NAC appliances reveal who's rapping at your network door
NAC boxes from Caymas, Lockdown, Nevis, and Vernier separate valid users from troublesome intruders
As the NAC (network access control) market matures, the solutions are becoming more sophisticated at identifying users and assessing the security compliance of host devices. Answering questions such as how snugly they fit into the existing infrastructure (is it a forklift upgrade?) and how well they qualify a device’s security compliance posture before admitting it to the network helps to separate the wheat from the chaff.
NAC is all about identifying end-users, checking their host devices to ensure they’re within defined security requirements (anti-virus installed and running, for instance), and then assigning a security policy to them.
The security policy is key. It has to be created dynamically to fit a user’s current security status. The policy must determine whether the user is logged in on a wireless connection or in a conference room. Is it a line-of-business manager or the CEO? Are the user’s anti-virus signatures current? Are there any open ports on the hosts that violate acceptable policy? As a user’s posture changes, so should the security policy they receive.
When selecting a NAC system, administrators will also need to consider whether they want to deploy a solution that enforces at the host level or at the network layer. Doing it at the host level entails installing software agents on end-user systems across the enterprise and requires local access to each host. This approach can provide an extremely effective means of enforcement (see Elemental Compliance System).
Controlling user access at the network level may require wholesale equipment upgrades, but it can prevent an unknown user from gaining even the tiniest access to the LAN.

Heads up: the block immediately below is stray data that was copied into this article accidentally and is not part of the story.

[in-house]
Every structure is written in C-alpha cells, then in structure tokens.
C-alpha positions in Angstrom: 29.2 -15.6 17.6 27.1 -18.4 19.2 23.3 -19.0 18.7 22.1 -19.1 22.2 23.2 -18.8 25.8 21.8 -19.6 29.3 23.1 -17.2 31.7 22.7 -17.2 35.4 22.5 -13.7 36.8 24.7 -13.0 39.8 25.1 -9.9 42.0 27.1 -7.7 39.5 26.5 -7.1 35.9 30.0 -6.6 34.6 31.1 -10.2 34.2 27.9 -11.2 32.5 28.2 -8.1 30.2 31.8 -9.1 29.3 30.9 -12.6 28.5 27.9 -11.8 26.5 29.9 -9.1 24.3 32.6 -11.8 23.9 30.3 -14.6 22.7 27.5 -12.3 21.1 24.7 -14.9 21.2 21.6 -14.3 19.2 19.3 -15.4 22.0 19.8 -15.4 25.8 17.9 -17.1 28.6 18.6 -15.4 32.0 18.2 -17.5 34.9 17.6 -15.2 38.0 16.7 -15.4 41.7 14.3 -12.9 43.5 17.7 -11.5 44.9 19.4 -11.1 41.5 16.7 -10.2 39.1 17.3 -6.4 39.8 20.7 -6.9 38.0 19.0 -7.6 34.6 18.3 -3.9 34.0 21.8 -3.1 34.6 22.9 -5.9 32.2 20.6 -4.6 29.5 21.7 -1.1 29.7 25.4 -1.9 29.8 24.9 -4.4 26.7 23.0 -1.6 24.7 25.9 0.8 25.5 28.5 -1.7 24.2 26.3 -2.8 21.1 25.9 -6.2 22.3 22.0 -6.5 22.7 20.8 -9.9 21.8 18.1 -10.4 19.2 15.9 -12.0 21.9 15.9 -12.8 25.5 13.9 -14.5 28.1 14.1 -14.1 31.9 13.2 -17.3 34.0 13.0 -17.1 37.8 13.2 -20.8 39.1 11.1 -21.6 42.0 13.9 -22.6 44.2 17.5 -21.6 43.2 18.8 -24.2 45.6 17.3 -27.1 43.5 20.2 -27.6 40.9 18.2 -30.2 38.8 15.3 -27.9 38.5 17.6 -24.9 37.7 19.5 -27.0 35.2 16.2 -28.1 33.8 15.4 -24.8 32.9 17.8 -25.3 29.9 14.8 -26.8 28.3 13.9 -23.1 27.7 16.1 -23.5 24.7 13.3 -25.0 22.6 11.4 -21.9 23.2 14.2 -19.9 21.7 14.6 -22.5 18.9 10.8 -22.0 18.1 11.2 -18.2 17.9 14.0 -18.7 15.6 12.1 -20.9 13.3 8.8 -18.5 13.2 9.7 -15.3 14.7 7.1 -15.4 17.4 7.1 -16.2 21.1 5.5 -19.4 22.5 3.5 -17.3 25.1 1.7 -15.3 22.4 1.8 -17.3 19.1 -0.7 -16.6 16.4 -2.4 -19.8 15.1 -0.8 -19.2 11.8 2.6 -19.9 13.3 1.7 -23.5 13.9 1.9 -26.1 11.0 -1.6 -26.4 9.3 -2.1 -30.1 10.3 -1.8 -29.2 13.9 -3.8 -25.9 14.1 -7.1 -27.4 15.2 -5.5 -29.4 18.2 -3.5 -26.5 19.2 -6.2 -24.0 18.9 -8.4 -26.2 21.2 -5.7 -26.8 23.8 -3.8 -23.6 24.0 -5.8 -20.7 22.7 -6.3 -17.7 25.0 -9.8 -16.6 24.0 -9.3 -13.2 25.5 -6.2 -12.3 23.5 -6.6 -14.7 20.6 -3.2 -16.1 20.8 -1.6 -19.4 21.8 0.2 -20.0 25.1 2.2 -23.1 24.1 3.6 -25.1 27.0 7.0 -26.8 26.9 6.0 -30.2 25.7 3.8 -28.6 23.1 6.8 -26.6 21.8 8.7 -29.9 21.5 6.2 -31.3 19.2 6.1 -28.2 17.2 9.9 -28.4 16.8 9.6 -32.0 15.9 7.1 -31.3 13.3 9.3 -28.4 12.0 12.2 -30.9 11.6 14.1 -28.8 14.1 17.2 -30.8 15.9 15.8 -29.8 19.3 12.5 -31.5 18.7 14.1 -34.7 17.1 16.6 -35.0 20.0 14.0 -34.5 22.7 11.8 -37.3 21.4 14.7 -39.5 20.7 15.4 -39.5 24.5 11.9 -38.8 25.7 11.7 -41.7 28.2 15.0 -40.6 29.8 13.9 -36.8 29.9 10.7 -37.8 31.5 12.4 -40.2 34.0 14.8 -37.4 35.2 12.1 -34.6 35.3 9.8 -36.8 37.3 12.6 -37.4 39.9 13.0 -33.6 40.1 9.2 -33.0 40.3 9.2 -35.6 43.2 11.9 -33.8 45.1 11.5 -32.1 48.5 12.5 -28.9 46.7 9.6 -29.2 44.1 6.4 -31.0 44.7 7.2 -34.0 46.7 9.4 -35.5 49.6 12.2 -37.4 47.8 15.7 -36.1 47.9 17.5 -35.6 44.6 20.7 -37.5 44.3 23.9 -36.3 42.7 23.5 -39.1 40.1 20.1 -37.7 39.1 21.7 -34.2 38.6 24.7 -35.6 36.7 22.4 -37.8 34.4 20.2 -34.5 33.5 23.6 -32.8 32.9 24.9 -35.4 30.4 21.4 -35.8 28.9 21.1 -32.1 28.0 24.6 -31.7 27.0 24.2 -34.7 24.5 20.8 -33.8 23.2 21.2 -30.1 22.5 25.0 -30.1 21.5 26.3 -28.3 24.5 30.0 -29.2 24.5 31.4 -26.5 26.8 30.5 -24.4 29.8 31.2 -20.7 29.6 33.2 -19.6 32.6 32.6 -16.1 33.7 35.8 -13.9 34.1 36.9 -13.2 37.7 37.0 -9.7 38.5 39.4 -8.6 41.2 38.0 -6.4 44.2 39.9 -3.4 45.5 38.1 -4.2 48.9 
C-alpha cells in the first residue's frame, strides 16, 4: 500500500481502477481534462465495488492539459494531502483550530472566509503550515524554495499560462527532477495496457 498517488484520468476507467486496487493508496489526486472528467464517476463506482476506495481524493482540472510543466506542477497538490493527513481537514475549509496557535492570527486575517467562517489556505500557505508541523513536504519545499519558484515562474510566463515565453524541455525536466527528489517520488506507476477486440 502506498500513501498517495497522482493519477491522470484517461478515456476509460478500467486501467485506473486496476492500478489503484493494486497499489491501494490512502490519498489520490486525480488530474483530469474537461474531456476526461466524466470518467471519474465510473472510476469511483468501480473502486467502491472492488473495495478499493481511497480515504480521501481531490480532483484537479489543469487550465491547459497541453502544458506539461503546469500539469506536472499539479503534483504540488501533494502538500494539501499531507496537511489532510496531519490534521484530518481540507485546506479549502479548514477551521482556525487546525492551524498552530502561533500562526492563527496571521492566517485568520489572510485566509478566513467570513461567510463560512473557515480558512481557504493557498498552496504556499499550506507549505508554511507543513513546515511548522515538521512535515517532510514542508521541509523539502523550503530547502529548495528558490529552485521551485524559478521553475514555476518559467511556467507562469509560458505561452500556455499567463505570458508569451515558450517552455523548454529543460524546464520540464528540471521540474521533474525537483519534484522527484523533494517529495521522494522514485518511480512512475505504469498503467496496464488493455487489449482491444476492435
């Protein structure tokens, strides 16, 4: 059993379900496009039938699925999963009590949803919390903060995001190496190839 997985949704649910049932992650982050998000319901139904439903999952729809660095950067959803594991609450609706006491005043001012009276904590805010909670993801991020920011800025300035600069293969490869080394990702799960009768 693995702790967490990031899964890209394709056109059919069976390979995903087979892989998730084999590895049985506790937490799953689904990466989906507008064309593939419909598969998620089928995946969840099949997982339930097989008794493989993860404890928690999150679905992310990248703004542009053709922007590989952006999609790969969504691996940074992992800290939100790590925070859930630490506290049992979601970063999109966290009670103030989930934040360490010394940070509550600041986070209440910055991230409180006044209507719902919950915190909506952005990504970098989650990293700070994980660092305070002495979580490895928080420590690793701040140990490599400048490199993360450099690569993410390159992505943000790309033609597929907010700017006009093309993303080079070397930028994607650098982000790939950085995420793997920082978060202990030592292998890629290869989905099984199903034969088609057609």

In this review, I tested four NAC appliances that enforce at the network layer and inspect all end-user traffic as it passes through. I had the opportunity to check out the Caymas 525 Identity-Driven Access Gateway, Lockdown Networks Enforcer 4.2, Nevis Networks LANenforcer 1048, and the Vernier EdgeWall 7000.
The good news is that each solution actually works insofar as authenticating users and applying access policies to them. All support a captive portal log-in for user authentication, which is fine for guest or unmanaged devices, but a captive portal is Caymas’ only means of logging in users. All vendors but Caymas support 802.1x for a more seamless log-in for managed devices. Two of the appliances reflect some of their past uses: Caymas has a strong SSL VPN history and Vernier includes many features borne of wireless security. Neither of these features detracts in any way from their respective products; they just add flavoring.
End point vulnerability assessment is where the products vary the most. Of the four, only Nevis currently lacks a host-checking engine. Caymas pushes either an ActiveX or Java agent down to the client on connect (which requires the logged-on user to have local administrative or power user rights), and destroys the agent at log-off. Vernier’s host check is agentless but does need Windows credentials to scan the device. Lockdown covers all bases with an agentless mode, Windows and Mac agents, and SMB (Service Message Block) scanning like that in Vernier. The one common theme is that for any of these solutions to truly determine the security posture of a host, access to the local device is required.